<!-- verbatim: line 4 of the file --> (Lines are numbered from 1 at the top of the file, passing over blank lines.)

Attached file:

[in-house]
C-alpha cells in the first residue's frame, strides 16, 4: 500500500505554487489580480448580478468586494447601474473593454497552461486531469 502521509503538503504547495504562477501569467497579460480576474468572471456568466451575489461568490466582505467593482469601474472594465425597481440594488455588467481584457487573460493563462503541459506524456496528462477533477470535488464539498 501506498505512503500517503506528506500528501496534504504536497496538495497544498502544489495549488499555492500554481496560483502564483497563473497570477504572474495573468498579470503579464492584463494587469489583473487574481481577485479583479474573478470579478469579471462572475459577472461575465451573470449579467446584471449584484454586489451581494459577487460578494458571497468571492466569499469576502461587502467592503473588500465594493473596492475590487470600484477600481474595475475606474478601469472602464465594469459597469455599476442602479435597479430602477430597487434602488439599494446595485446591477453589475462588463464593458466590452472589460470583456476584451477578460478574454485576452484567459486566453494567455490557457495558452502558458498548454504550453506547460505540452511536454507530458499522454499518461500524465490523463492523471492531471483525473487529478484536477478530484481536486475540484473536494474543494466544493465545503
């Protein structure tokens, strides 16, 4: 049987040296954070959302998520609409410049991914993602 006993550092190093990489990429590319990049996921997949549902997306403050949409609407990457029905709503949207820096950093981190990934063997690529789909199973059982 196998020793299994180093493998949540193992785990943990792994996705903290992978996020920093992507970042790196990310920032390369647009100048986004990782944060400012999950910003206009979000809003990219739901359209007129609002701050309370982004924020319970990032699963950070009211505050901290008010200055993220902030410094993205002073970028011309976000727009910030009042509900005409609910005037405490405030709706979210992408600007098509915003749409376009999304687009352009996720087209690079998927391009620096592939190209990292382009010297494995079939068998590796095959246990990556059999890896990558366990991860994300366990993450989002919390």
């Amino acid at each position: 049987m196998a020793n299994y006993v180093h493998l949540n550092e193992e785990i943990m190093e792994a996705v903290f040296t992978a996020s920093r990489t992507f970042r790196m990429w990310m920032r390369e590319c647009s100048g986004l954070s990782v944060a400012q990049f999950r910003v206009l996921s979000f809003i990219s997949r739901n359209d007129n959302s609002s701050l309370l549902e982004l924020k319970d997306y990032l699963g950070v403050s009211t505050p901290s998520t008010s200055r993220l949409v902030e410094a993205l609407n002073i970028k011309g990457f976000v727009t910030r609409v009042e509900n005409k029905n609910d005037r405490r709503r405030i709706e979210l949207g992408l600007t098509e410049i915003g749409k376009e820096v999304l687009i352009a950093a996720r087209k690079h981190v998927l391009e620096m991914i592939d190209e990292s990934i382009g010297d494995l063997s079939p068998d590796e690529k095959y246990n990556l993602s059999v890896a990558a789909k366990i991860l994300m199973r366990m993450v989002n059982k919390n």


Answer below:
């Amino acid at each position: 049987m196998a020793n299994y006993v180093h493998l949540n550092e193992e785990i943990m190093e792994a996705v903290f040296t992978a996020s920093r990489t992507f970042r790196m990429w990310m920032r390369e590319c647009s100048g986004l954070s990782v944060a400012q990049f999950r910003v206009l996921s979000f809003i990219s997949r739901n359209d007129n959302s609002s701050l309370l549902e982004l924020k319970d997306y990032l699963g950070v403050s009211t505050p901290s998520t008010s200055r993220l949409v902030e410094a993205l609407n002073i970028k011309g990457f976000v727009t910030r609409v009042e509900n005409k029905n609910d005037r405490r709503r405030i709706e979210l949207g992408l600007t098509e410049i915003g749409k376009e820096v999304l687009i352009a950093a996720r087209k690079h981190v998927l391009e620096m991914i592939d190209e990292s990934i382009g010297d494995l063997s079939p068998d590796e690529k095959y246990n990556l993602s059999v890896a990558a789909k366990i991860l994300m199973r366990m993450v989002n059982k919390n």